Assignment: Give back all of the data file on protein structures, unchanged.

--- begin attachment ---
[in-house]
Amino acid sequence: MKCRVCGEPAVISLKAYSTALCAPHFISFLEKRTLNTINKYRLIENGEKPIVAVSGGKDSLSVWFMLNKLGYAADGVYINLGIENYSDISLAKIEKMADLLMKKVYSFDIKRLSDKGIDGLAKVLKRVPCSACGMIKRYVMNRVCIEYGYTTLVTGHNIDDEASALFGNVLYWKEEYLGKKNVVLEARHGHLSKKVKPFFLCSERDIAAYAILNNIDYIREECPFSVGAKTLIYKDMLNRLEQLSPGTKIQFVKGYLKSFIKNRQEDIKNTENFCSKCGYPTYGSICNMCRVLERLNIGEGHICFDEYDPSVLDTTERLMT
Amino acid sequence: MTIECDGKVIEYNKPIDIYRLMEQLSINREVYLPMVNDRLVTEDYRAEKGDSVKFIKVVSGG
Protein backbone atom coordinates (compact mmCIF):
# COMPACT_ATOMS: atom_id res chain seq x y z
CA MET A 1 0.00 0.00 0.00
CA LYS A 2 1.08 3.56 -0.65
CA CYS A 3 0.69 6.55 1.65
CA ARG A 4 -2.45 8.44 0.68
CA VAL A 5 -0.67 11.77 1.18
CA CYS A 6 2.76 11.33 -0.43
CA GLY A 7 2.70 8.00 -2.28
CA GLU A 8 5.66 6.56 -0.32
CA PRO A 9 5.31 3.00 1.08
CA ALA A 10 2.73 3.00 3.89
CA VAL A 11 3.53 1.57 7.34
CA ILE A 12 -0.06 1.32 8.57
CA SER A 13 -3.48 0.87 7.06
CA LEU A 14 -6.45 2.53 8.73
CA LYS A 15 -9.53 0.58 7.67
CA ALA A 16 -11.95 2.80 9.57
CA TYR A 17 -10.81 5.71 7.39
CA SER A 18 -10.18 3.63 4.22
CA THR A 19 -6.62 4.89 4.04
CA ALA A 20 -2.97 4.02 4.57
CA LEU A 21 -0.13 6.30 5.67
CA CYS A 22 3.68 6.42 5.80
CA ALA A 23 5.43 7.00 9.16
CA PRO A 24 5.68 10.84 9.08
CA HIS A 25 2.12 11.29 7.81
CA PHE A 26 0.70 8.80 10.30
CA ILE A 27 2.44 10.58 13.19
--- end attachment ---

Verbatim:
[in-house]
Amino acid sequence: MKCRVCGEPAVISLKAYSTALCAPHFISFLEKRTLNTINKYRLIENGEKPIVAVSGGKDSLSVWFMLNKLGYAADGVYINLGIENYSDISLAKIEKMADLLMKKVYSFDIKRLSDKGIDGLAKVLKRVPCSACGMIKRYVMNRVCIEYGYTTLVTGHNIDDEASALFGNVLYWKEEYLGKKNVVLEARHGHLSKKVKPFFLCSERDIAAYAILNNIDYIREECPFSVGAKTLIYKDMLNRLEQLSPGTKIQFVKGYLKSFIKNRQEDIKNTENFCSKCGYPTYGSICNMCRVLERLNIGEGHICFDEYDPSVLDTTERLMT
Amino acid sequence: MTIECDGKVIEYNKPIDIYRLMEQLSINREVYLPMVNDRLVTEDYRAEKGDSVKFIKVVSGG
Protein backbone atom coordinates (compact mmCIF):
# COMPACT_ATOMS: atom_id res chain seq x y z
CA MET A 1 0.00 0.00 0.00
CA LYS A 2 1.08 3.56 -0.65
CA CYS A 3 0.69 6.55 1.65
CA ARG A 4 -2.45 8.44 0.68
CA VAL A 5 -0.67 11.77 1.18
CA CYS A 6 2.76 11.33 -0.43
CA GLY A 7 2.70 8.00 -2.28
CA GLU A 8 5.66 6.56 -0.32
CA PRO A 9 5.31 3.00 1.08
CA ALA A 10 2.73 3.00 3.89
CA VAL A 11 3.53 1.57 7.34
CA ILE A 12 -0.06 1.32 8.57
CA SER A 13 -3.48 0.87 7.06
CA LEU A 14 -6.45 2.53 8.73
CA LYS A 15 -9.53 0.58 7.67
CA ALA A 16 -11.95 2.80 9.57
CA TYR A 17 -10.81 5.71 7.39
CA SER A 18 -10.18 3.63 4.22
CA THR A 19 -6.62 4.89 4.04
CA ALA A 20 -2.97 4.02 4.57
CA LEU A 21 -0.13 6.30 5.67
CA CYS A 22 3.68 6.42 5.80
CA ALA A 23 5.43 7.00 9.16
CA PRO A 24 5.68 10.84 9.08
CA HIS A 25 2.12 11.29 7.81
CA PHE A 26 0.70 8.80 10.30
CA ILE A 27 2.44 10.58 13.19